NMRI and SENCAR, two stocks of mice commonly used in multistage skin carcinogenesis studies, were compared with respect to the effects of inhibitors of arachidonic acid metabolism for the following 12-O-tetra-decanoylphorbol-13-acetate (TPA)-elicited events: tumor promotion, DNA synthesis in vivo and in vitro, ornithine decarboxylase induction, and prostaglandin (PG) E2 synthesis. Previous work had shown that the cyclooxygenase inhibitor indomethacin enhanced TPA promotion in SENCAR mice. We report here that over the same dose range (50 to 200 μg) indomethacin caused a dose-dependent inhibition of promotion in NMRI mice. Significant reversal of this inhibition was achieved with concomitant application of 10 μg PGF2α but not PGE2. DNA synthesis studies showed that low doses of indomethacin and flurbiprofen increased TPA-stimulated DNA synthesis in primary cultures from SENCAR mice; indomethacin suppressed this response in NMRI cultures. In vivo DNA synthesis studies showed the same pattern: indomethacin enhanced TPA-stimulated DNA synthesis in SENCAR mice but inhibited in NMRI mice. Other classes of inhibitors of arachidonate metabolism (i.e., the cyclooxygenase-lipoxygenase inhibitors 5,8,11,14-eicosatetraynoic acid and phenidone and the phospholipase A2 inhibitor dibromoacetophenone) had inhibitory activity in vitro and in vivo in both stocks of mice. Indomethacin was found to inhibit TPA-induced ornithine decarboxylase activity to the same extent in both mice. Indomethacin was also very effective in inhibiting TPA-induced PGE2 synthesis in both stocks of mice. 5,8,11,14-Eicosatetraynoic acid and phenidone were likewise suppressive in both stocks of mice. It is concluded that the NMRI and SENCAR mice respond similarly to TPA with respect to promotion, DNA synthesis, ornithine decarboxylase induction, and PG synthesis. The difference appears to be in the degree of involvement of the lipoxygenase pathway.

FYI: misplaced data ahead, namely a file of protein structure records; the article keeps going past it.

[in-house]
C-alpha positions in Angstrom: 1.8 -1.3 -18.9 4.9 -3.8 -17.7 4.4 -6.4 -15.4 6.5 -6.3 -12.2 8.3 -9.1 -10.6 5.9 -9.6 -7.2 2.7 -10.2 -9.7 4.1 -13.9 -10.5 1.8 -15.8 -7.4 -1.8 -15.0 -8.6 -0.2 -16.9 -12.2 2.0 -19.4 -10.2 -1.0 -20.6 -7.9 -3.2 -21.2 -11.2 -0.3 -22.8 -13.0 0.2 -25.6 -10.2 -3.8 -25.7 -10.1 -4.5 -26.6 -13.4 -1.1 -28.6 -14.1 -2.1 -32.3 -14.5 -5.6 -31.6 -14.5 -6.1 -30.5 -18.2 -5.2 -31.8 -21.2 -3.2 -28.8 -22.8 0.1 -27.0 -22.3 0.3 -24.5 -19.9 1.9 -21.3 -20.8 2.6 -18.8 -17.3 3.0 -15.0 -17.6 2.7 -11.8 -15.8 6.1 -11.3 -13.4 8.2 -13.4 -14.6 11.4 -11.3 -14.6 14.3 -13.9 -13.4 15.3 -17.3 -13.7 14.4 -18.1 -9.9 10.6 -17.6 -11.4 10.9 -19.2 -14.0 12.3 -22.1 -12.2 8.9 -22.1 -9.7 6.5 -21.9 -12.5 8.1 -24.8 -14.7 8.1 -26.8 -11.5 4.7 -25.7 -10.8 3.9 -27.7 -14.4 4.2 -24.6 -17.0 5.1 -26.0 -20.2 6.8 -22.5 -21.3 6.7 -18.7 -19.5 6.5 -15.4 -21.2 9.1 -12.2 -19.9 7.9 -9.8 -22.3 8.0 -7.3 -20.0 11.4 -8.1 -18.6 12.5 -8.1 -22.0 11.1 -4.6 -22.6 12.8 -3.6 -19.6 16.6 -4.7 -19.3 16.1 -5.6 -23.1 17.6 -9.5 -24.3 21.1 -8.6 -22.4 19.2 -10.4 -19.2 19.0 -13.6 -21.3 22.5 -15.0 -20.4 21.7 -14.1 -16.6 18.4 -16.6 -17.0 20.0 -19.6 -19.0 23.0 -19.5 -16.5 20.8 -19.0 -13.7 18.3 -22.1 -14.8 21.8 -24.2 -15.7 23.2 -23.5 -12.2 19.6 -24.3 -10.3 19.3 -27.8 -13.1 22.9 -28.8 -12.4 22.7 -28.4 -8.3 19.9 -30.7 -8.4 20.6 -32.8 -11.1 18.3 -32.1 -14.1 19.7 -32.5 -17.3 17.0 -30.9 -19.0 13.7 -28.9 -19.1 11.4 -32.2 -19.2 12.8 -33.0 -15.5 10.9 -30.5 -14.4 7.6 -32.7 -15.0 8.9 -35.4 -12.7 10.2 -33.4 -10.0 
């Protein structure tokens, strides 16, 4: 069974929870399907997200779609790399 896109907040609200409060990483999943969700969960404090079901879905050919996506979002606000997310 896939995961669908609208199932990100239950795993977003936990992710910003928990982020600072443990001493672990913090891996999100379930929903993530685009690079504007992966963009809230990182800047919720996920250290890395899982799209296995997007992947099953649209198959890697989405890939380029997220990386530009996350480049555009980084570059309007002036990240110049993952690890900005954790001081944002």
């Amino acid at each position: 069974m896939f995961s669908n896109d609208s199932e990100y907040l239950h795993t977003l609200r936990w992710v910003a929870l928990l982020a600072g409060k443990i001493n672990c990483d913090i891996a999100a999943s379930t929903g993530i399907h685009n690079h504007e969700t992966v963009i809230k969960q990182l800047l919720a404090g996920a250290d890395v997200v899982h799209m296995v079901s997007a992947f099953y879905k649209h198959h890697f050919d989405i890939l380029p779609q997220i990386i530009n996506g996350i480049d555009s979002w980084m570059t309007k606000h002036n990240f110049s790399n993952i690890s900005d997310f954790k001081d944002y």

|Original language||English (US)|
|Number of pages||6|
|State||Published - Jun 15 1987|
ASJC Scopus subject areas
- Cancer Research